Receiving feedback can be tough, but it’s critical to grow personally and professionally. How can you improve if you don’t know what to improve upon? Unfortunately, many people get defensive and make excuses when they get feedback. Reacting in this manner shuts down any curiosity about the perspective being shared and is a missed opportunity to grow as a person, better understand your impact on others, and improve in your job and relationships. Plus, handling it poorly increases the chance that you won’t get honest feedback in the future. This may sound ideal but it’s not. I can guarantee that people have feedback for you….they just don’t want to tell you. I don’t know about you but I certainly don’t want people telling me what they think I want to hear but feeling something different.
My goal is to be a fantastic manager and an inspiring leader and the only way to do that is by getting feedback, both good and bad. It’s very important to me that people feel comfortable telling me the hard stuff. To achieve that, I’ve had to develop feedback-taking skills. Here are some of my tips…
Just Say Thank You
The first thing I say when I am receiving feedback is, “Thank you. I really appreciate you sharing this with me.” This does two things. First, it puts the person who is giving me constructive criticism a little more at ease. It is never easy to give feedback and I can bet with high certainty that whomever is giving the feedback is nervous about my reaction. Second, it gives me time to process before haphazardly blurting out something that could make the situation go south. The key here is to listen actively and refrain from building your case as to why the person is wrong.
Ask Clarifying Questions
Because there is so much room for miss-interpretation in stressful conversations, asking good questions allows me to make sure I have a deep understanding of what is being shared (please read my blog here on how to improve your questioning skills). It also helps me pull more information out of the conversation. Because it’s nerve-wracking to give feedback, some people talk circles around the real issue or sugar coat it to make it easier to swallow. It’s a shame to walk away with something left unsaid, mixed messages, and an unclear path forward. Consider your tone when asking questions; you should be inquisitive and open not defensive or sarcastic.
Don’t Make Excuses
Depending on the feedback, it may be appropriate to explain myself. For example, further clarification may be required if someone misunderstood what you were trying to say therefore an explanation is helpful. But many times, giving an explanation can sound more like an excuse. There is a fine line between explanation, justification, and excuse making. Tread carefully here…sometimes it’s best to just say thank you and incorporate the feedback into your work or life without offering justification for your actions or behaviors. Interjecting with excuses is a sure-fire way to be labeled as unaccountable.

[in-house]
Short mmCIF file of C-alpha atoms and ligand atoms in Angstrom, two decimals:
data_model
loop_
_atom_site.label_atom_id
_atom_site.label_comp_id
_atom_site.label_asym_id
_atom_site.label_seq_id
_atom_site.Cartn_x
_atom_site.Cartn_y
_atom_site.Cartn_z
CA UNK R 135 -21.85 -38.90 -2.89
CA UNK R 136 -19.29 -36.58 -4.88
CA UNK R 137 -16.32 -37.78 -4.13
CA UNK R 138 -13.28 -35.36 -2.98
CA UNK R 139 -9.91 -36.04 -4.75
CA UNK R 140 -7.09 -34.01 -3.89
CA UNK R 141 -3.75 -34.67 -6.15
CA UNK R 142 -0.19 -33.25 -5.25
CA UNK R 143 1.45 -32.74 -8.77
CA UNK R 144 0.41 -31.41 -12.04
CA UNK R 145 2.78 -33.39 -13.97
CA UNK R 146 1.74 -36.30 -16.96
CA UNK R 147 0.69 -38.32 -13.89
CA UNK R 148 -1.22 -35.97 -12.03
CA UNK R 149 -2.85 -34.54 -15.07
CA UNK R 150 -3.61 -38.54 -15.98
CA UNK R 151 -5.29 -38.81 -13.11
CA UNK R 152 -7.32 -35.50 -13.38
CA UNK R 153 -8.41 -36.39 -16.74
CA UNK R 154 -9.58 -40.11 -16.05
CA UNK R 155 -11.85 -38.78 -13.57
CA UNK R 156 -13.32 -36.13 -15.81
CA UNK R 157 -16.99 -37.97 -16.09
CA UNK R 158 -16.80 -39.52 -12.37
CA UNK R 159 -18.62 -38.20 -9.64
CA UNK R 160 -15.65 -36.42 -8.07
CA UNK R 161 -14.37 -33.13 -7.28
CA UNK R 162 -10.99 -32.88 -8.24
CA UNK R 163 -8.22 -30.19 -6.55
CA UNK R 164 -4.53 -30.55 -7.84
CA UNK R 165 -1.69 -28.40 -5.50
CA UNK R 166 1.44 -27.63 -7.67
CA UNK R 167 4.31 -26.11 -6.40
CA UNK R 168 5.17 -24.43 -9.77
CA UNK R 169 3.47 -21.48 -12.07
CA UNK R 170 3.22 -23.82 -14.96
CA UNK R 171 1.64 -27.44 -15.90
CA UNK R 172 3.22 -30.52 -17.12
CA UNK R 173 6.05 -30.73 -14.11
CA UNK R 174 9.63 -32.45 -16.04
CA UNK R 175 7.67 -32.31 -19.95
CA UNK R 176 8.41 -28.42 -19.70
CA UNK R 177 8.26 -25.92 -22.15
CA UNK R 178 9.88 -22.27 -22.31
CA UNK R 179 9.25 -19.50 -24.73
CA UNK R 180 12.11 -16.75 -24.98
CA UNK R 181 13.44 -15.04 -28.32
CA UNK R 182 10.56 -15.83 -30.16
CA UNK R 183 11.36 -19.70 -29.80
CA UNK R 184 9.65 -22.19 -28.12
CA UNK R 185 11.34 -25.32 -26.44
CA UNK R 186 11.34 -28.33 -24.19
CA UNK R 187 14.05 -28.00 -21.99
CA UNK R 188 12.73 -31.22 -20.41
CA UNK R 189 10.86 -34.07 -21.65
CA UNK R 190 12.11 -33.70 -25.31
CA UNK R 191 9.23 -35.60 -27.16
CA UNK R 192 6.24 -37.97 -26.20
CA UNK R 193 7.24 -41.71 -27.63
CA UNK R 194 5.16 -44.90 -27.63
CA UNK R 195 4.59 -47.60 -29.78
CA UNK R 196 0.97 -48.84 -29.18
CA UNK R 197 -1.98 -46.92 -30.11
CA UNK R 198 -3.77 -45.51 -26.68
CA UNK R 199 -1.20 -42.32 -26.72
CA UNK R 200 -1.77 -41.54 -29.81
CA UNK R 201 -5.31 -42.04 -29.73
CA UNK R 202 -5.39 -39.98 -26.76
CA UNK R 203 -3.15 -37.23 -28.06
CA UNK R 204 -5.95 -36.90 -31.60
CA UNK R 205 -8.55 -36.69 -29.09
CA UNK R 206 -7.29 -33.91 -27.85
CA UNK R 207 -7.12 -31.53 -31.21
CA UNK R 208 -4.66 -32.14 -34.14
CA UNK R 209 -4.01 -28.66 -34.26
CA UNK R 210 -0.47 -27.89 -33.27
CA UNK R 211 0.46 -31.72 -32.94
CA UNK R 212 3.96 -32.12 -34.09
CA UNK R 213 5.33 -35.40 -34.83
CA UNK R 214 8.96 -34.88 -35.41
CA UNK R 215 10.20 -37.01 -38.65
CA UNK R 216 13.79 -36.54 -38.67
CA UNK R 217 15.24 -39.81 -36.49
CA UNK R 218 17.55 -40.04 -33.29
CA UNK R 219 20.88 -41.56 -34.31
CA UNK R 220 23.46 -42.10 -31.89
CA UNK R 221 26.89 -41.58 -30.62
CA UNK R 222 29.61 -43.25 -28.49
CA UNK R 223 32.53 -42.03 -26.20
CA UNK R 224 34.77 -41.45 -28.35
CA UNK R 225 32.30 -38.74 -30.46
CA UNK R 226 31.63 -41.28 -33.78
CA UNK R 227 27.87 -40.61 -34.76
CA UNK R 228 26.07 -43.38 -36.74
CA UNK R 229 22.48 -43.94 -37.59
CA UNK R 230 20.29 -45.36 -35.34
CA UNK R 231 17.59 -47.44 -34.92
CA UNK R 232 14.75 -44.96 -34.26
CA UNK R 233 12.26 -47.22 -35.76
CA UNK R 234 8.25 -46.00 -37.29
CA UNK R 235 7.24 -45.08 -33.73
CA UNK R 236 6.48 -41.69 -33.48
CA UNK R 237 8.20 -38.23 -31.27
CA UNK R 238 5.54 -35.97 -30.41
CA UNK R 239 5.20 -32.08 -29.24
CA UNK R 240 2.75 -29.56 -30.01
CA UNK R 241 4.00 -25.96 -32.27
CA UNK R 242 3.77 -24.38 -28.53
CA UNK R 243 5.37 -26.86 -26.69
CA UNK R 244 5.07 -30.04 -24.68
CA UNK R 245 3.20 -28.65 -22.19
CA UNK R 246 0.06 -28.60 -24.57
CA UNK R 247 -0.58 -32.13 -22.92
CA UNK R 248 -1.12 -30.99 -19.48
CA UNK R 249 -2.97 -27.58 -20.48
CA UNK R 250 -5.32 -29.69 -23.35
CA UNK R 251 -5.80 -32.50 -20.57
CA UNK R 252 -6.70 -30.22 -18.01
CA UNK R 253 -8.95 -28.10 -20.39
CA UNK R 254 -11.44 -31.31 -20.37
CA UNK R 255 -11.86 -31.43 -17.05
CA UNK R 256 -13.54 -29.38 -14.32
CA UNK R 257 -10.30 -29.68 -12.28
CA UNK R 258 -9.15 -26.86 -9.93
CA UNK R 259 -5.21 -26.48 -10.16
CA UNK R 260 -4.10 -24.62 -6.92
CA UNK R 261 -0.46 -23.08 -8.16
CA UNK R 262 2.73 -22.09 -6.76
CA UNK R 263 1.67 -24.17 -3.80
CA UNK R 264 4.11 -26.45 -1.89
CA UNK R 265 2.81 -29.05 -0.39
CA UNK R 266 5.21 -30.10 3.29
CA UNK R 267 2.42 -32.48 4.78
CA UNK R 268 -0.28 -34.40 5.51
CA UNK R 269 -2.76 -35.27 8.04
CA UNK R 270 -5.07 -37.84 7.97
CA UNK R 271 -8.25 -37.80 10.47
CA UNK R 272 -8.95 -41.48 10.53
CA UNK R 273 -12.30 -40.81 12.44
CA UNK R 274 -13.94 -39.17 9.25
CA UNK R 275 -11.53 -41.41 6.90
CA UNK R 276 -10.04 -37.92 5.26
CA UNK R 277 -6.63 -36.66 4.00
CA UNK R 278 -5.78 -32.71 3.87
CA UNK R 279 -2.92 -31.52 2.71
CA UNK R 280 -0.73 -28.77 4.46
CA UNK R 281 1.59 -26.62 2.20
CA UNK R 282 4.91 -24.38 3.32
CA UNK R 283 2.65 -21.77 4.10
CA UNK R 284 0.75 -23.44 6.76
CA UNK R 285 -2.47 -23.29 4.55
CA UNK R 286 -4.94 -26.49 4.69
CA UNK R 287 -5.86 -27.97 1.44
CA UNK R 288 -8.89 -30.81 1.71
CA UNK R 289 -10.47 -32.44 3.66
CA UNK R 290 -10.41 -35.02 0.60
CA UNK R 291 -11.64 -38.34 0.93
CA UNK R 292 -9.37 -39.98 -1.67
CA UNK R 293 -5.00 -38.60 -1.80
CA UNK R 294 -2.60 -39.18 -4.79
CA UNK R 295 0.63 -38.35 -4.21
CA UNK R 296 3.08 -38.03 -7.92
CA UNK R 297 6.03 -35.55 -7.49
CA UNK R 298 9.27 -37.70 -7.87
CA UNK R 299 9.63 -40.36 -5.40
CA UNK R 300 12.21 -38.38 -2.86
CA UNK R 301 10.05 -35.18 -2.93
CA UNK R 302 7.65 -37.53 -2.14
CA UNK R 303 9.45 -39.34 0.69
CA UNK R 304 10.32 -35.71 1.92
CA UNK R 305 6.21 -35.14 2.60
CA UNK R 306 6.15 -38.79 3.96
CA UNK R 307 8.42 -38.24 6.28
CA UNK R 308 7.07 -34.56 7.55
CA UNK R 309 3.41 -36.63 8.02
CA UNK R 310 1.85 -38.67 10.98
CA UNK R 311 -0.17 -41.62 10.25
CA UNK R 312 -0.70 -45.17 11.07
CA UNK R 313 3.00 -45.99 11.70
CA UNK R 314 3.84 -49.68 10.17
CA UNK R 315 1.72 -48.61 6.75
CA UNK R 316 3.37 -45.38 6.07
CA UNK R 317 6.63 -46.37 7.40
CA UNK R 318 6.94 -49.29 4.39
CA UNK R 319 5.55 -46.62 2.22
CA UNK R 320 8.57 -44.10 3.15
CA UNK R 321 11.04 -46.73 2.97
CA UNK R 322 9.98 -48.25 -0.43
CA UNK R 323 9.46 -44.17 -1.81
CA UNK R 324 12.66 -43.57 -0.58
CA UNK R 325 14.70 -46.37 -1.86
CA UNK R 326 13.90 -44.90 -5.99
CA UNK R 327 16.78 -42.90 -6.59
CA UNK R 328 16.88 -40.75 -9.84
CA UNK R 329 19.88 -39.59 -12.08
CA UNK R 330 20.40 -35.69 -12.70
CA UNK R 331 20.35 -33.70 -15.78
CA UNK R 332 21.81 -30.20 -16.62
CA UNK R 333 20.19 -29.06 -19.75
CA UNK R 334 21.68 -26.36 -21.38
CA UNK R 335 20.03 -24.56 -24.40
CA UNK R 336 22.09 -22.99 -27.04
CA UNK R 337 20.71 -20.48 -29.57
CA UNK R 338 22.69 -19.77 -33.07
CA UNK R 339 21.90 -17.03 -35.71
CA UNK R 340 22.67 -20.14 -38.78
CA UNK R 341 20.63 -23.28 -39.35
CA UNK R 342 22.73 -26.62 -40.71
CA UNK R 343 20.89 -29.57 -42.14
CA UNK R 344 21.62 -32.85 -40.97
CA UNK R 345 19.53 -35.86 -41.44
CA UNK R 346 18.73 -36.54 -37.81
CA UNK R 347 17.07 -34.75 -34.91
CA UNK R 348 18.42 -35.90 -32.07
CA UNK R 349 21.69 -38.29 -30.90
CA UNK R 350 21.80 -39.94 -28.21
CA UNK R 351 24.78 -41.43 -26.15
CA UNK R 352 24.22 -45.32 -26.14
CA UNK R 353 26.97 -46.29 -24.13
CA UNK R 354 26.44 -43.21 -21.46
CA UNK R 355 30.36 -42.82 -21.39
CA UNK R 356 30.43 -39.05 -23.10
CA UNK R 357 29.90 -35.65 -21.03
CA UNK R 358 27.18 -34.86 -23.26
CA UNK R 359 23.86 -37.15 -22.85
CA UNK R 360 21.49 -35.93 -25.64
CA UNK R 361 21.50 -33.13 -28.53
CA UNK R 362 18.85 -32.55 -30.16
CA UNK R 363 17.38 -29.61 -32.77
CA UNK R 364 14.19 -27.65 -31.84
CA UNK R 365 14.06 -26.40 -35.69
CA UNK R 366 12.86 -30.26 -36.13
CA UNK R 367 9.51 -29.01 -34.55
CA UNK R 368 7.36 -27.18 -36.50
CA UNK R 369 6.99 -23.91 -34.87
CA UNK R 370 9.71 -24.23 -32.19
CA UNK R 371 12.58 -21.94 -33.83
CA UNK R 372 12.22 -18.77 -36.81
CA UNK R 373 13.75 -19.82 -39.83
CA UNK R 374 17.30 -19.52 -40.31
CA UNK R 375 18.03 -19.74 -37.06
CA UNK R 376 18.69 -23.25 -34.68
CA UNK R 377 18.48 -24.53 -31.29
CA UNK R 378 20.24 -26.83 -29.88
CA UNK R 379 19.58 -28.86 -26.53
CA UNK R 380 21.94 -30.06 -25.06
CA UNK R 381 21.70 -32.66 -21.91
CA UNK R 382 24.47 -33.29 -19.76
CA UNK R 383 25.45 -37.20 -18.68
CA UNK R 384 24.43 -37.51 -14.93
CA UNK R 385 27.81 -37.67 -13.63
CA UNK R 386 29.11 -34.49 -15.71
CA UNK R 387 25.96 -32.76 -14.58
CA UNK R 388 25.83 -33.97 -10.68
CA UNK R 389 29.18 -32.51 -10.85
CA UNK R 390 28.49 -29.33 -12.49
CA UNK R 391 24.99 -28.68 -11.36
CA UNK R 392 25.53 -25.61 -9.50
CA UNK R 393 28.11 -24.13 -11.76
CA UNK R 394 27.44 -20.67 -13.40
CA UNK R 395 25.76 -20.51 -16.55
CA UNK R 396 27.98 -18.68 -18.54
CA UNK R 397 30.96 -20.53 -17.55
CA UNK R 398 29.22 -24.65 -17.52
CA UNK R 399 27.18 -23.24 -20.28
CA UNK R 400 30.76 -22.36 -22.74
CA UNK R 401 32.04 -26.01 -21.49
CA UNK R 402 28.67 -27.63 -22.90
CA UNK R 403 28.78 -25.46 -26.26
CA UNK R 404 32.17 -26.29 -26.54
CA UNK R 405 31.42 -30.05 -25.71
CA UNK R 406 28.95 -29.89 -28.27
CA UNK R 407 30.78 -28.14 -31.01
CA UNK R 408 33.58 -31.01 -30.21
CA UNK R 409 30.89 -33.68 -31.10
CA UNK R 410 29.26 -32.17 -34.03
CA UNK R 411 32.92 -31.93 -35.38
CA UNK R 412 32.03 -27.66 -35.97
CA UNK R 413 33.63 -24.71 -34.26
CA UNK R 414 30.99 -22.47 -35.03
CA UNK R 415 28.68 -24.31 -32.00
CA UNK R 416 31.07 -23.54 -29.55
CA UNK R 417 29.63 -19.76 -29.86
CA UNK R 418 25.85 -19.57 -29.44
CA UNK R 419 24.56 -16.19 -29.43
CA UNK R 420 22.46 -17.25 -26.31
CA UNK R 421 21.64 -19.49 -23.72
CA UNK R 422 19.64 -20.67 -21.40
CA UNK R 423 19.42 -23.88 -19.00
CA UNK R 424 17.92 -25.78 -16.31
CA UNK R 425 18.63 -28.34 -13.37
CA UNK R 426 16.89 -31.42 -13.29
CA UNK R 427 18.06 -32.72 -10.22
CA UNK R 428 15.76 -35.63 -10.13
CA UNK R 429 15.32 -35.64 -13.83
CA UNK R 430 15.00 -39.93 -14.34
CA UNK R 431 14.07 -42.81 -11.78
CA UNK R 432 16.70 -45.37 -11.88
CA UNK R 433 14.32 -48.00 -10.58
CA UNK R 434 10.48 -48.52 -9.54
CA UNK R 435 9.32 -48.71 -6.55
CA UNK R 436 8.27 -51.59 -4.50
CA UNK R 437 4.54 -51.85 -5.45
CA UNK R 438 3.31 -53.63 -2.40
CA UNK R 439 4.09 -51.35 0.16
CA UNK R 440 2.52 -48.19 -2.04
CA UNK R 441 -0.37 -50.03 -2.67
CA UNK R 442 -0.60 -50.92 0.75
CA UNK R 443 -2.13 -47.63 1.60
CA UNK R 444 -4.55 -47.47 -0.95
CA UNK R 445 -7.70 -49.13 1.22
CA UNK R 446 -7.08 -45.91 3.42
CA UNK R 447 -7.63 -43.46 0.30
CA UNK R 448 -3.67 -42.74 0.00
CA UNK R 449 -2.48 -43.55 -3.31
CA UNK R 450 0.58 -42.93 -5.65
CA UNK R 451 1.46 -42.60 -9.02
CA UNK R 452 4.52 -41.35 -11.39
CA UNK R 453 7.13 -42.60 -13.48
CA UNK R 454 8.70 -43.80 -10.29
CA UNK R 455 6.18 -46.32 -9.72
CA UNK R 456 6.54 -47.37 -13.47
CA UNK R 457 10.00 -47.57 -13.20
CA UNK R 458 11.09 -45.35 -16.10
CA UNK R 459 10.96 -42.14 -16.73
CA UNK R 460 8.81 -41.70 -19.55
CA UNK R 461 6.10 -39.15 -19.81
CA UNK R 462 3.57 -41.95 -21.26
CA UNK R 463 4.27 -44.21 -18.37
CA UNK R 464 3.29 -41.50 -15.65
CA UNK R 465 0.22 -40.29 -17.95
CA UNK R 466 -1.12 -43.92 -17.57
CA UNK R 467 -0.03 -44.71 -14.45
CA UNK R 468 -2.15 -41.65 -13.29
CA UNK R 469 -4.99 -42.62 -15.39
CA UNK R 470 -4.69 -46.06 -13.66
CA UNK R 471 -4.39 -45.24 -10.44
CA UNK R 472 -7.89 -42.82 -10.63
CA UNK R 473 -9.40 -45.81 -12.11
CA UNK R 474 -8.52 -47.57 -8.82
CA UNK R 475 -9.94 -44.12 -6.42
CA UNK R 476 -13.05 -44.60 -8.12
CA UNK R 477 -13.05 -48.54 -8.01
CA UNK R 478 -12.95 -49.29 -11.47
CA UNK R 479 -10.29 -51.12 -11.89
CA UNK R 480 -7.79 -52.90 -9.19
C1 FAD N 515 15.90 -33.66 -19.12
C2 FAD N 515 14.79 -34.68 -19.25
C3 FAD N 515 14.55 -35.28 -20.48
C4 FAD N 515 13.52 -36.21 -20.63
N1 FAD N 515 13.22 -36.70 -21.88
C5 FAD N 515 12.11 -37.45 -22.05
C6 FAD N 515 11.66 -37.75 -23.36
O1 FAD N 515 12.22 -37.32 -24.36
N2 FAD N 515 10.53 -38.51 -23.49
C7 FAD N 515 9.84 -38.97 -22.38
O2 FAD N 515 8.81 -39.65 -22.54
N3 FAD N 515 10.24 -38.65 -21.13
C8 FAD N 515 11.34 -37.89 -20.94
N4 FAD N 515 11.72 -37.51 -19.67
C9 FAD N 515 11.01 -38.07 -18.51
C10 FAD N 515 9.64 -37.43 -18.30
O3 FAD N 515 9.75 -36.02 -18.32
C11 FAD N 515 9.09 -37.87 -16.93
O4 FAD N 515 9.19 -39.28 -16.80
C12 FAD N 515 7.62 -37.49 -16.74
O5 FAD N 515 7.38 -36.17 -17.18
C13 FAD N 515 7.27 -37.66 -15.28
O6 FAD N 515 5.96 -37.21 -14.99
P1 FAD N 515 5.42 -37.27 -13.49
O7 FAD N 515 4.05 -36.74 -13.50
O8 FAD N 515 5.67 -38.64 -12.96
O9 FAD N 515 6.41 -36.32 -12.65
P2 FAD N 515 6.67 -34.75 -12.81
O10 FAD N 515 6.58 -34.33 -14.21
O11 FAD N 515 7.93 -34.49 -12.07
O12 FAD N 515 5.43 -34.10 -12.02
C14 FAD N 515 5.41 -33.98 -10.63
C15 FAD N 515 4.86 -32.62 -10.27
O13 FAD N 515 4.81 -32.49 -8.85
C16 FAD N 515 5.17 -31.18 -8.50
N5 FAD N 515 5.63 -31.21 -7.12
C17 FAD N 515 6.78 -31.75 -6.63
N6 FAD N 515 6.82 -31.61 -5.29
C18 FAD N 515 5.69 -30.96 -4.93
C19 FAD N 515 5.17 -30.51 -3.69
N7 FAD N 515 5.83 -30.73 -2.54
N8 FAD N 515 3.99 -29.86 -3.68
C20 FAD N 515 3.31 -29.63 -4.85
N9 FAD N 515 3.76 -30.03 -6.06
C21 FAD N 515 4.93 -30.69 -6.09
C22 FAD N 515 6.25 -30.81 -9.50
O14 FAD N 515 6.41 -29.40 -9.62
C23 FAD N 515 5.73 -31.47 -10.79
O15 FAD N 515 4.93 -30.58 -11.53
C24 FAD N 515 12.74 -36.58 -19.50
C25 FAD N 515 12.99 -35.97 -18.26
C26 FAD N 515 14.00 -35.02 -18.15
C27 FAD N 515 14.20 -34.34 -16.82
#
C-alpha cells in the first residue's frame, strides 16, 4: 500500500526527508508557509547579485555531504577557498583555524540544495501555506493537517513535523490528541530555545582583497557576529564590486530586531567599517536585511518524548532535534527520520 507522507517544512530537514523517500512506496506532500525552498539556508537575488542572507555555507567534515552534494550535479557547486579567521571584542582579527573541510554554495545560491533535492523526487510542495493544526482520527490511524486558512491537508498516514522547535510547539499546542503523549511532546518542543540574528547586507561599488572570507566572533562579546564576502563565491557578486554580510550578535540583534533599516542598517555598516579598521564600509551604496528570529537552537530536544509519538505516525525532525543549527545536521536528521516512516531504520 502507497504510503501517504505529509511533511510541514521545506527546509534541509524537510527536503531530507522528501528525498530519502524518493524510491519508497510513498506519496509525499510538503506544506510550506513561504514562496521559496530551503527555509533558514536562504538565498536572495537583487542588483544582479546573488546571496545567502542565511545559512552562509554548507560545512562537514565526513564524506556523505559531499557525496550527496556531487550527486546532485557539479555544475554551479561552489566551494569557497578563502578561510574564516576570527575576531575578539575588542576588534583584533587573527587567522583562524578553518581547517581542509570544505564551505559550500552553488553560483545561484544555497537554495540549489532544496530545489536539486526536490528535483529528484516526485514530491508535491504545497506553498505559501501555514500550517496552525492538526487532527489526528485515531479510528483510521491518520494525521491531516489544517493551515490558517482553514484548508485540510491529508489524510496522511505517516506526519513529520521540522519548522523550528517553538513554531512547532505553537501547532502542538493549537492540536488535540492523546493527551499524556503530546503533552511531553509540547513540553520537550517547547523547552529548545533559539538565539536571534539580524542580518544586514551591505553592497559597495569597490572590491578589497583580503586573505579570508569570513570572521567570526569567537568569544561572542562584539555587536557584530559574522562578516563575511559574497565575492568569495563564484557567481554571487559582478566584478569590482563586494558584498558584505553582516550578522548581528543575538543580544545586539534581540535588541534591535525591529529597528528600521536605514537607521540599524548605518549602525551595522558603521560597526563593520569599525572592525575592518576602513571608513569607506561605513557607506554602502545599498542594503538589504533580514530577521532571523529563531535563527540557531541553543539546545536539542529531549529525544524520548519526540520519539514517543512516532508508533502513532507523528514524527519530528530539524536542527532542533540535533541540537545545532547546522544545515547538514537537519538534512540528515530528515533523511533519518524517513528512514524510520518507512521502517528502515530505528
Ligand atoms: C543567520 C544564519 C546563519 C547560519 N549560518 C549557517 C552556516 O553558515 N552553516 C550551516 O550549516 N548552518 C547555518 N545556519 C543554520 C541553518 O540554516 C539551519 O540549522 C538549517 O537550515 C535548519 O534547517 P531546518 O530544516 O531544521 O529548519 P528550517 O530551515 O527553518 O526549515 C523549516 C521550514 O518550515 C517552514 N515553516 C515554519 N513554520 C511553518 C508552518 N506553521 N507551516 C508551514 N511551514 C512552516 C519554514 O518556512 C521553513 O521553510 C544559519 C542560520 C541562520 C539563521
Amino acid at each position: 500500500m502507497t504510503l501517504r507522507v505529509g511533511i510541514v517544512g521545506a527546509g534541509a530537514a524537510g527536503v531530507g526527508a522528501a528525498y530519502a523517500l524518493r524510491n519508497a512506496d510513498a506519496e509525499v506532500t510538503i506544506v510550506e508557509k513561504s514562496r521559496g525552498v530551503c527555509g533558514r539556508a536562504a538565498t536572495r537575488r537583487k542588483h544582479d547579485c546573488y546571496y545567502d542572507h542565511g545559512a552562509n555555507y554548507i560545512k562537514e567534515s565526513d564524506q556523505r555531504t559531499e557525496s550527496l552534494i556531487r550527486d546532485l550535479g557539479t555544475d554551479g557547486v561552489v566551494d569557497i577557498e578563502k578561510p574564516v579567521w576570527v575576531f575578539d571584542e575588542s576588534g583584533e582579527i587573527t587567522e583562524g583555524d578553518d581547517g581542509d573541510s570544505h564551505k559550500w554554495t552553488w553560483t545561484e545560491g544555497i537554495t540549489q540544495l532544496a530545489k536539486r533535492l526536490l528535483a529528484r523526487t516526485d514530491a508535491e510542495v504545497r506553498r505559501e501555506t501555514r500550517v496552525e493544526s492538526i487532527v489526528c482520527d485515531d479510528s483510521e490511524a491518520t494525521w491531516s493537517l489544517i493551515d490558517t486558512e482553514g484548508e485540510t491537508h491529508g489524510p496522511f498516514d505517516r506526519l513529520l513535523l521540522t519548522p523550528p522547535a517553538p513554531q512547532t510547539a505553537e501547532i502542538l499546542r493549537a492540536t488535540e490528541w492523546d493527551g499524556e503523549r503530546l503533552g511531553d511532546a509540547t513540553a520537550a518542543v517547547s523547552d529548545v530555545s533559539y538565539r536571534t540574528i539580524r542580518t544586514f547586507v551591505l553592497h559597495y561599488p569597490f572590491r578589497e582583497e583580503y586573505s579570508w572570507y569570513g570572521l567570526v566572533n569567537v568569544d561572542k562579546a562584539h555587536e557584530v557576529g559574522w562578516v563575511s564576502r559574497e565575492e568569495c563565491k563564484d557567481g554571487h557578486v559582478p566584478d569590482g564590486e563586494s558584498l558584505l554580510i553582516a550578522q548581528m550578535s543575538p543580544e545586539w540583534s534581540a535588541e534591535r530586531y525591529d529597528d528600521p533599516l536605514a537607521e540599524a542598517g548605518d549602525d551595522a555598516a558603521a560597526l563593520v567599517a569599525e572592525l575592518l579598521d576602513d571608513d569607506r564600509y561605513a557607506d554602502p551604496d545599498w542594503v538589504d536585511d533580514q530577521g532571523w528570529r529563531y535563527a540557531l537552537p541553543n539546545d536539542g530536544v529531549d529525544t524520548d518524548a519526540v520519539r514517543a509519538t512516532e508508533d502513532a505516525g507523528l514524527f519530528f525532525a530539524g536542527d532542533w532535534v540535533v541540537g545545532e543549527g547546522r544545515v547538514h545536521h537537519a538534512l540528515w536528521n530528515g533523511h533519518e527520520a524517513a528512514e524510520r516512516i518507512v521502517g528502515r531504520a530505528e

Ask for Time to Process
If I feel myself getting defensive and I can’t get it under control with a few deep breaths, I say, “this is a lot for me to process right now. May I have a bit of time to think about what you are saying and come back later to talk through it?” Most people need time to process feedback and it’s completely reasonable to ask for space to think. Plus, taking some time to ponder the feedback can help you assess its validity. Just make sure you set a time to circle back. You don’t want to blow off the person brave enough to share constructive criticism. Have an open mind and heart and resist the urge to defend yourself.
After receiving feedback, I try to be hyper-mindful of exhibiting these behaviors. There are always opportunities to stop doing or start doing the critiqued conduct. For example, if you were told you interrupt people, pay close attention to yourself when conversing with others. Notice when you find yourself wanting to interject…how do you feel and why do you want to add your $0.02? Were you able to stop yourself? If not, did you take accountability for interrupting and apologize? Being mindful and making in-the-moment course corrections are great ways to improve.
I work hard at being coachable, approachable and at taking feedback with grace. It’s not always easy and I certainly have screwed up my share of conversations because I let myself get defensive. But I’ve gotten better at it because I’m committed to growth and development as a person and leader. Just like any skill, you have to practice to get better at it. Looking back over the constructive criticism I’ve received, I am incredibly grateful for the people who have cared enough to share it with me. Each time, they have offered me a golden opportunity to take steps towards becoming the person I want to be. To all of you, I say, “Thank you for the feedback.”
Thanks for reading! As always, I welcome comments and appreciate likes and shares.
A Quick Blurb on what this blog is about.
Welcome to my blog! My name is Kerry Siggins and plain speaking, honest leadership is my mantra. My intention is to help those who lead (or want to lead) become better at saying and doing what needs to be said and done in a way that it can be heard and seen, one person at a time.